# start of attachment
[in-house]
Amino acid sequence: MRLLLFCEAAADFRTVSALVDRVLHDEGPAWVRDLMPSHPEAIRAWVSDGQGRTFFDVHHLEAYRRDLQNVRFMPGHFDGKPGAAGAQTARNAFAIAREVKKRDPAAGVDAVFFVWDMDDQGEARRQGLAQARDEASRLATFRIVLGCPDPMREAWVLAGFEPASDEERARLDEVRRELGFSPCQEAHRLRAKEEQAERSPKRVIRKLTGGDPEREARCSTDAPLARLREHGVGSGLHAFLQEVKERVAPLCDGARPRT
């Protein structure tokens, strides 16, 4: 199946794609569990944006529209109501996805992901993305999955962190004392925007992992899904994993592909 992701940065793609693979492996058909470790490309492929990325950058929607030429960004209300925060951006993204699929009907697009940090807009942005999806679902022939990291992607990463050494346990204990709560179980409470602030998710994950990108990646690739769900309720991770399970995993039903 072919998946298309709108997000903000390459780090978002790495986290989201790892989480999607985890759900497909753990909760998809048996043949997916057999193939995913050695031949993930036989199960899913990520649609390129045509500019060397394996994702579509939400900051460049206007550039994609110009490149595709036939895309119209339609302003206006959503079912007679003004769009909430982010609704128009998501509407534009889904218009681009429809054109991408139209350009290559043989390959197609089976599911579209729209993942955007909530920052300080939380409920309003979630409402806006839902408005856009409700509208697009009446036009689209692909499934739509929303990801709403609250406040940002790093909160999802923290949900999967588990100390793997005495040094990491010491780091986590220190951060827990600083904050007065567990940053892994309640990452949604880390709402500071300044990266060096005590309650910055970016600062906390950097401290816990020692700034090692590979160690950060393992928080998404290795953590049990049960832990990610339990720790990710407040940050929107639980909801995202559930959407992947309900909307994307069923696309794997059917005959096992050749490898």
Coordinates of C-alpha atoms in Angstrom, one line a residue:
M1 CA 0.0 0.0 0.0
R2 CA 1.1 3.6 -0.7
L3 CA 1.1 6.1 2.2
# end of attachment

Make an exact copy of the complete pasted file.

[in-house]
Amino acid sequence: MRLLLFCEAAADFRTVSALVDRVLHDEGPAWVRDLMPSHPEAIRAWVSDGQGRTFFDVHHLEAYRRDLQNVRFMPGHFDGKPGAAGAQTARNAFAIAREVKKRDPAAGVDAVFFVWDMDDQGEARRQGLAQARDEASRLATFRIVLGCPDPMREAWVLAGFEPASDEERARLDEVRRELGFSPCQEAHRLRAKEEQAERSPKRVIRKLTGGDPEREARCSTDAPLARLREHGVGSGLHAFLQEVKERVAPLCDGARPRT
């Protein structure tokens, strides 16, 4: 199946794609569990944006529209109501996805992901993305999955962190004392925007992992899904994993592909 992701940065793609693979492996058909470790490309492929990325950058929607030429960004209300925060951006993204699929009907697009940090807009942005999806679902022939990291992607990463050494346990204990709560179980409470602030998710994950990108990646690739769900309720991770399970995993039903 072919998946298309709108997000903000390459780090978002790495986290989201790892989480999607985890759900497909753990909760998809048996043949997916057999193939995913050695031949993930036989199960899913990520649609390129045509500019060397394996994702579509939400900051460049206007550039994609110009490149595709036939895309119209339609302003206006959503079912007679003004769009909430982010609704128009998501509407534009889904218009681009429809054109991408139209350009290559043989390959197609089976599911579209729209993942955007909530920052300080939380409920309003979630409402806006839902408005856009409700509208697009009446036009689209692909499934739509929303990801709403609250406040940002790093909160999802923290949900999967588990100390793997005495040094990491010491780091986590220190951060827990600083904050007065567990940053892994309640990452949604880390709402500071300044990266060096005590309650910055970016600062906390950097401290816990020692700034090692590979160690950060393992928080998404290795953590049990049960832990990610339990720790990710407040940050929107639980909801995202559930959407992947309900909307994307069923696309794997059917005959096992050749490898």
Coordinates of C-alpha atoms in Angstrom, one line a residue:
M1 CA 0.0 0.0 0.0
R2 CA 1.1 3.6 -0.7
L3 CA 1.1 6.1 2.2